Your third life is here (in beta).
The SF-based Linden Lab is at last launching an open “creator beta” of its VR-ready universe simulation, Sansar. The world creation and exploration title is expansive in its ambitions and still has a long way to go. After a lengthy creator preview in which early access was given to a couple thousand creators, there are 1,700 worlds to explore (some better than others, I imagine).
While last week’s surprise shutdown announcement for AltspaceVR, a social VR company that raised nearly $15 million, is still fresh on the minds, Linden Lab has the flexibility of profitability to help it guide its long-term vision for Sansar.
The company behind Second Life, a game which seemingly lost its wider cultural relevance more than a decade ago, has managed to make a ton of money as the title’s most devoted lifers have continued to shovel cash into the online simulation. Despite the nascent nature of the VR market, the company has shifted its focus to building Sansar, though Second Life will continue on as a unique, separate entity.
Linden Lab has the luxury of monetizing world creation from the very beginning. In Second Life, users pay a pretty hefty amount in order to rent land while things beyond that stay relatively cheap otherwise. For Sansar, the land you build on is free (for your first few worlds); the costs start stacking up when you visit the asset store to populate those worlds with objects. If you’re a budding 3D designer with time to spare, you can create a world customized to your liking on your own, but for those looking to drop a stock object like, say, a chair in their virtual home, they can drop some in-game coin on the product.
The company isn’t looking to be very subtle with its ambitions of creating a wide network of explorable worlds that will grow to rival reality. Over my last several meetings, the company has not shied away from discussions of metaverses and simulations. In our latest meeting, a copy of “Ready Player One” sat unacknowledged on the table in the conference room, broadcasting its ambitions further without saying too much.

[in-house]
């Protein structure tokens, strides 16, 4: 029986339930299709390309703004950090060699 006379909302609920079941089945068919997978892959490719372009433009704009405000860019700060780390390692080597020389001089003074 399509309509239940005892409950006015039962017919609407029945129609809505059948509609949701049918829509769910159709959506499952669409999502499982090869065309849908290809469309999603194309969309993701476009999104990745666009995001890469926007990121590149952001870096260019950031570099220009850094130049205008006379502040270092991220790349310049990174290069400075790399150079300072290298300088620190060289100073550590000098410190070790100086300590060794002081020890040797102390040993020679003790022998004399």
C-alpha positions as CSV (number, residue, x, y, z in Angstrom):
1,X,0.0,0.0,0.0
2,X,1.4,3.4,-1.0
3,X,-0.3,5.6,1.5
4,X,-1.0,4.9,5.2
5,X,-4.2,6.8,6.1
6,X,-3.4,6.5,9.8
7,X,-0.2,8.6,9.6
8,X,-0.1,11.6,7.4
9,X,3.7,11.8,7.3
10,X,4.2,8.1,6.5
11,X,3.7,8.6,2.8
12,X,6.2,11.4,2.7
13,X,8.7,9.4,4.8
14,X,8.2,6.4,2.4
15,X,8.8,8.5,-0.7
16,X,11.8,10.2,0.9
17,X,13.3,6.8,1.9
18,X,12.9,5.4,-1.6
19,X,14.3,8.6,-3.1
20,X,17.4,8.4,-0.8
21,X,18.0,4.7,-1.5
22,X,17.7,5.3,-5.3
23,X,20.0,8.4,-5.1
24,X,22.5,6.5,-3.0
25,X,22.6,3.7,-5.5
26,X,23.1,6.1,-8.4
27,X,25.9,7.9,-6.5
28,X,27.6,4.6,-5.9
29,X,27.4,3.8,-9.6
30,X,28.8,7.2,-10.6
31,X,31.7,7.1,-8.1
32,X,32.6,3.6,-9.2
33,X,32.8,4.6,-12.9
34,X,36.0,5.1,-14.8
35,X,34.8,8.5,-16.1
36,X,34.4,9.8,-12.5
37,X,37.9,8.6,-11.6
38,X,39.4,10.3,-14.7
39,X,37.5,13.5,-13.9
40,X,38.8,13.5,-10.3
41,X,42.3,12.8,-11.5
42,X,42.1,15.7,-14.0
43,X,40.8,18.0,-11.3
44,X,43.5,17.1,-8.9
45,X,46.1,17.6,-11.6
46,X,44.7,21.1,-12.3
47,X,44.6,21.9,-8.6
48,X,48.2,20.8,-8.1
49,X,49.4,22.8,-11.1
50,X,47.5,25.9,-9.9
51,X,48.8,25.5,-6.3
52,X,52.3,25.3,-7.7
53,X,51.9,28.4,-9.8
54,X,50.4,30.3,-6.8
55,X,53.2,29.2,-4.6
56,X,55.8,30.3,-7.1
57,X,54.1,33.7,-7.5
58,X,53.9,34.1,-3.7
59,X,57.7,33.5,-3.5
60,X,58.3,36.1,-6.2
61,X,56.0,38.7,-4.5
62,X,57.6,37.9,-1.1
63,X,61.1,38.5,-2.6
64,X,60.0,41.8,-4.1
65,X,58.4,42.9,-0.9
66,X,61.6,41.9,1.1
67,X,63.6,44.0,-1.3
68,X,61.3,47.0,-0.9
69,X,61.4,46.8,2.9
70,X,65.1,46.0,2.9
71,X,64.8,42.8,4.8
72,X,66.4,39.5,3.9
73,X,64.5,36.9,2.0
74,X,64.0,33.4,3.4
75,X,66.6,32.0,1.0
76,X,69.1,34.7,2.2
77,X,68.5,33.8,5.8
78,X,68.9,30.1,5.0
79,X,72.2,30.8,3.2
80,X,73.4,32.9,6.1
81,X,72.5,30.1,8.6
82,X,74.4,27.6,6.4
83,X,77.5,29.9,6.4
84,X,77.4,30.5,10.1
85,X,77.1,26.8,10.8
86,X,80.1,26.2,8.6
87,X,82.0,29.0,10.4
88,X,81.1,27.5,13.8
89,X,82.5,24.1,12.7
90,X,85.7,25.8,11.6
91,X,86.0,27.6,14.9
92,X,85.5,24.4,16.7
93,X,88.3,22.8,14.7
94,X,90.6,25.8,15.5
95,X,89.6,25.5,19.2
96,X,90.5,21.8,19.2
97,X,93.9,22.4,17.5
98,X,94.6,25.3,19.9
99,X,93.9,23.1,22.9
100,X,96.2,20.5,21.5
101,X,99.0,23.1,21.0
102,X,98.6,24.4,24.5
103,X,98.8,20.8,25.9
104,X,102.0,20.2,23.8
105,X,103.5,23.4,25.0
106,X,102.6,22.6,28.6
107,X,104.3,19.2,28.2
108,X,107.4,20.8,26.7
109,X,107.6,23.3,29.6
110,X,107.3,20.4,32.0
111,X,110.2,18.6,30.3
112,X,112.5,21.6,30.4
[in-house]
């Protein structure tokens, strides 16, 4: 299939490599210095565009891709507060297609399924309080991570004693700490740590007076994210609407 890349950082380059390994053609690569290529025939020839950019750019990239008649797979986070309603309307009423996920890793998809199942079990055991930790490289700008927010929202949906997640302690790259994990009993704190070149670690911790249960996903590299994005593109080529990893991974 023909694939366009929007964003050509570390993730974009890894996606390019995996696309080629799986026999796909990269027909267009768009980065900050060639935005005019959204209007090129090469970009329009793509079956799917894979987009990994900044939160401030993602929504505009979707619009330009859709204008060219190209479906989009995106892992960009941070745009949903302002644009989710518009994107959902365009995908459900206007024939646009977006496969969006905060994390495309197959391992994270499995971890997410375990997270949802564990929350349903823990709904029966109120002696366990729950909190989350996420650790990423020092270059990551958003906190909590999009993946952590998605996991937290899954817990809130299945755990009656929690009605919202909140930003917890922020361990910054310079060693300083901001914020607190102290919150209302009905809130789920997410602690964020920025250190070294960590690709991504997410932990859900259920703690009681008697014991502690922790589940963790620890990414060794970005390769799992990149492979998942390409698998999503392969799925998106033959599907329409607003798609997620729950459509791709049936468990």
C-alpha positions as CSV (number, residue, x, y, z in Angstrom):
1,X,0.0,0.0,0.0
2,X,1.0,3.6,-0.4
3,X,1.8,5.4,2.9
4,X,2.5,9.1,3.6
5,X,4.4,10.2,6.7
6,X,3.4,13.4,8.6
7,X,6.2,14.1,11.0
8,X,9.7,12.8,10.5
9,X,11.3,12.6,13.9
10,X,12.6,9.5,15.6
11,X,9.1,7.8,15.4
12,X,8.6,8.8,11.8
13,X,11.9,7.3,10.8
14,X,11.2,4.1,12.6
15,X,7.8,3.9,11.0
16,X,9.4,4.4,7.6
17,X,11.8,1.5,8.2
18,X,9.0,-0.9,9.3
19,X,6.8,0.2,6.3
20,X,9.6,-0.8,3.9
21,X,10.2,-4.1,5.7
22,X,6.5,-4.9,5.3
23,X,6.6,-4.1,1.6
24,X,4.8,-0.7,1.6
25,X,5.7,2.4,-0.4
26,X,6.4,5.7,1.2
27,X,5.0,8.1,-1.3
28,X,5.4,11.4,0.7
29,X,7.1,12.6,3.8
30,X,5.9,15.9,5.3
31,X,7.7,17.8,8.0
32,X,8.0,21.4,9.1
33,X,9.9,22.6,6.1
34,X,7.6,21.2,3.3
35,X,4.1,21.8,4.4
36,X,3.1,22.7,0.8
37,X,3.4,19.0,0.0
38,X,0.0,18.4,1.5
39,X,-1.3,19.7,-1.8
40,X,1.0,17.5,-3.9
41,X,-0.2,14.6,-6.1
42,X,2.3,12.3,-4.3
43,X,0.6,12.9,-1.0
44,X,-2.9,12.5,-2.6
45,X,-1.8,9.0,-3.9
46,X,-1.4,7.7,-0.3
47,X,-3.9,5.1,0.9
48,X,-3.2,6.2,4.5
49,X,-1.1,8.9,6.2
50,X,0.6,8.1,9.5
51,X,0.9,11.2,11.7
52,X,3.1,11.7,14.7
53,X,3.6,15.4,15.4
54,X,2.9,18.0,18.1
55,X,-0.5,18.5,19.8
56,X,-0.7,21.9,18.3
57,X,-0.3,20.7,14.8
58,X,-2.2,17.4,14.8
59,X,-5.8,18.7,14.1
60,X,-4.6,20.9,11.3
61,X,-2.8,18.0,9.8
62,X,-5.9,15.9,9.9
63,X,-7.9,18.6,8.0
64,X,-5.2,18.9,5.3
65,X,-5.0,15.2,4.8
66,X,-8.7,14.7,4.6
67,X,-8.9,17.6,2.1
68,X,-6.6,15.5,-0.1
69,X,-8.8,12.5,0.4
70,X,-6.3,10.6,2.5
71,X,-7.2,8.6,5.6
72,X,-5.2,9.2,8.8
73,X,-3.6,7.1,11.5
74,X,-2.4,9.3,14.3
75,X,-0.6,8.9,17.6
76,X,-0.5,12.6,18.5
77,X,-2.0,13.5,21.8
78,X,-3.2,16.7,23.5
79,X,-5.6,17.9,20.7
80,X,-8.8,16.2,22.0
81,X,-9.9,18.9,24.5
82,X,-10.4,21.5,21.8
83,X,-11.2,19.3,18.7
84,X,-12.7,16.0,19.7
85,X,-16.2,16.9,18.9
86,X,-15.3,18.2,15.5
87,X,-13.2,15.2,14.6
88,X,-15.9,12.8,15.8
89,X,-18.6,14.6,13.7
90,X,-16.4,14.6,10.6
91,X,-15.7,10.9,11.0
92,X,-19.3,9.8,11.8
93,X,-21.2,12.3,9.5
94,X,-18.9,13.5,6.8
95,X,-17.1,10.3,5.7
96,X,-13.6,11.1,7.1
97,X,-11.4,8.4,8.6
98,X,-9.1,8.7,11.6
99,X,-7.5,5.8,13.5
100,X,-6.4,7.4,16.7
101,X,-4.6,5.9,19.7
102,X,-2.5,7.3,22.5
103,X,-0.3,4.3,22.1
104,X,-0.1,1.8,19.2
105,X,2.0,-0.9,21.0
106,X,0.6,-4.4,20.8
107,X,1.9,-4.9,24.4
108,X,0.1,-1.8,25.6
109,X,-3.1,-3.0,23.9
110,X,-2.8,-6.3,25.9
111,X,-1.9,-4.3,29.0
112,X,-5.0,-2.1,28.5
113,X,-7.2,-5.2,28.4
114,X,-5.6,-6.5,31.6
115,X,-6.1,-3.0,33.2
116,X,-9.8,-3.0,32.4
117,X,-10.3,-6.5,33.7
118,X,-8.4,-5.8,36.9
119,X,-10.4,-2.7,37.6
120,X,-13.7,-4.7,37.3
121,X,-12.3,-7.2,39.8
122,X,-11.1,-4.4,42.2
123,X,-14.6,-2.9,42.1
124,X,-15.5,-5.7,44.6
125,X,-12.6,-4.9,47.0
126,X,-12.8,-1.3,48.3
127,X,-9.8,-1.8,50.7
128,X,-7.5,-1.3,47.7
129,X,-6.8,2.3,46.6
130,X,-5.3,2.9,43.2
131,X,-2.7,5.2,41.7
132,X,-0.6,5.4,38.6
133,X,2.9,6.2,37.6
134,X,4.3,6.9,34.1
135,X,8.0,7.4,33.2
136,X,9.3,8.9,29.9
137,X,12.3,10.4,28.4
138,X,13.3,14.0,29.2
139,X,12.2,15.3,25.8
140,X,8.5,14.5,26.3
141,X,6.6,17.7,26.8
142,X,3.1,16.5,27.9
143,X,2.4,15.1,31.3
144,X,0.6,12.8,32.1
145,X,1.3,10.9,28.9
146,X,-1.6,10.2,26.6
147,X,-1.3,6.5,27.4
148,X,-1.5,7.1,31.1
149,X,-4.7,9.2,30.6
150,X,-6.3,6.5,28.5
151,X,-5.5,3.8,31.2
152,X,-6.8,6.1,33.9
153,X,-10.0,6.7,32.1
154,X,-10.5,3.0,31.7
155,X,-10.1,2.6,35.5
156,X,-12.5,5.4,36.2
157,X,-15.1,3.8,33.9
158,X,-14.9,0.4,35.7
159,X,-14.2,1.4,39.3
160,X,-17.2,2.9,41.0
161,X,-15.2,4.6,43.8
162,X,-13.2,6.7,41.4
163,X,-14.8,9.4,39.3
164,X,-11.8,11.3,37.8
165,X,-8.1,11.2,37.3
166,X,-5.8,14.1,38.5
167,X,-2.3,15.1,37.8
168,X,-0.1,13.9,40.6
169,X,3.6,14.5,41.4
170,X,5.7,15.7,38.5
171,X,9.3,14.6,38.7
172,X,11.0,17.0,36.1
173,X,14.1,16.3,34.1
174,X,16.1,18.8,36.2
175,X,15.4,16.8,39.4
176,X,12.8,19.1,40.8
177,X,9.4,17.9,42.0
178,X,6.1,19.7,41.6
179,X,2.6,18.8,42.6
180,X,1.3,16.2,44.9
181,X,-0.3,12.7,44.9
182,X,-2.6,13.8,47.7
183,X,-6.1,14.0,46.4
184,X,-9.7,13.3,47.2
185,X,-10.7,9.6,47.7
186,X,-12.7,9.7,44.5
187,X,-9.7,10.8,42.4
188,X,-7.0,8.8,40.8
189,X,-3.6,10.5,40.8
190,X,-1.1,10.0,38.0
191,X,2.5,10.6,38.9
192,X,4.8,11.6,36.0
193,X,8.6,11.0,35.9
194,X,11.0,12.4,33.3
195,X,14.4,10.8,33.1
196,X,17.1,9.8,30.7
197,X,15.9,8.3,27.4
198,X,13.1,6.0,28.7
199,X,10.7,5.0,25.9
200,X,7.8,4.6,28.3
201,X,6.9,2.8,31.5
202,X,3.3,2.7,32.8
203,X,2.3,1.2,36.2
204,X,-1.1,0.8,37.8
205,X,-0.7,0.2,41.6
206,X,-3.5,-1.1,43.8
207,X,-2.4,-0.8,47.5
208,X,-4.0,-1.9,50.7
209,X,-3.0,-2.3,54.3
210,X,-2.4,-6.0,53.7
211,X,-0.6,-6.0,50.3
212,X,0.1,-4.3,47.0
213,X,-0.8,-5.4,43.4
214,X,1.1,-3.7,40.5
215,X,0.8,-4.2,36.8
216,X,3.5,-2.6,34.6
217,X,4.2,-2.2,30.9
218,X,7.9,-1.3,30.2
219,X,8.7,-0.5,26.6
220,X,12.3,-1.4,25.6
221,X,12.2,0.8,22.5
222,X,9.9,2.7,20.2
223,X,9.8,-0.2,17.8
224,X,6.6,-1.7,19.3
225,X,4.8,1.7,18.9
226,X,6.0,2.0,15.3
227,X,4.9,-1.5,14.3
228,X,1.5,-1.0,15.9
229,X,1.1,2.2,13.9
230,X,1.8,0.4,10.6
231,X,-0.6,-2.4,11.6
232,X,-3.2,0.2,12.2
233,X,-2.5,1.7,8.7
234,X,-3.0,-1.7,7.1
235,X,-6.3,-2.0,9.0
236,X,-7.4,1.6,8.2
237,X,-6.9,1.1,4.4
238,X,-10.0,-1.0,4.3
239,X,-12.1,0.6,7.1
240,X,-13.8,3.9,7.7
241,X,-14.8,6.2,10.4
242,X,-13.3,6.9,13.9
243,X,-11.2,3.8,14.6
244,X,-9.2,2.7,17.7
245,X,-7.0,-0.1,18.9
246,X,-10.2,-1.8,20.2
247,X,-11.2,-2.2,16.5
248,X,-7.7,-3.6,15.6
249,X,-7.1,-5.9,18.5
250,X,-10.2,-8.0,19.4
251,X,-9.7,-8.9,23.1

What’s launching today is very much a beta product of what Sansar will grow to become, but the experience is oddly so polished in some areas while sorely lacking in others. As-is, Sansar allows virtual reality users a wide swath of user-created worlds to explore and the potential to build their own — what’s missing are the tools to make exploring these arenas more interactive.
Unlike most VR developers, Linden Lab opted not to rely on an existing game engine like Unity or Unreal but instead built their own custom engine for Sansar that’s wholly separate from what they built for Second Life. The limitations are pretty apparent early on, and while it is possible to build beautiful static worlds in Sansar, as an explorer you’re ultimately left with a sort of three-dimensional board game to traverse that’s generally only made dynamic by the multiplayer aspect. You can toss things like a basketball in some experiences, but the physics and controls themselves have a long ways to go.
Today, Sansar goes live on the HTC Vive and Oculus Rift, as well as 2D desktop experience on PCs.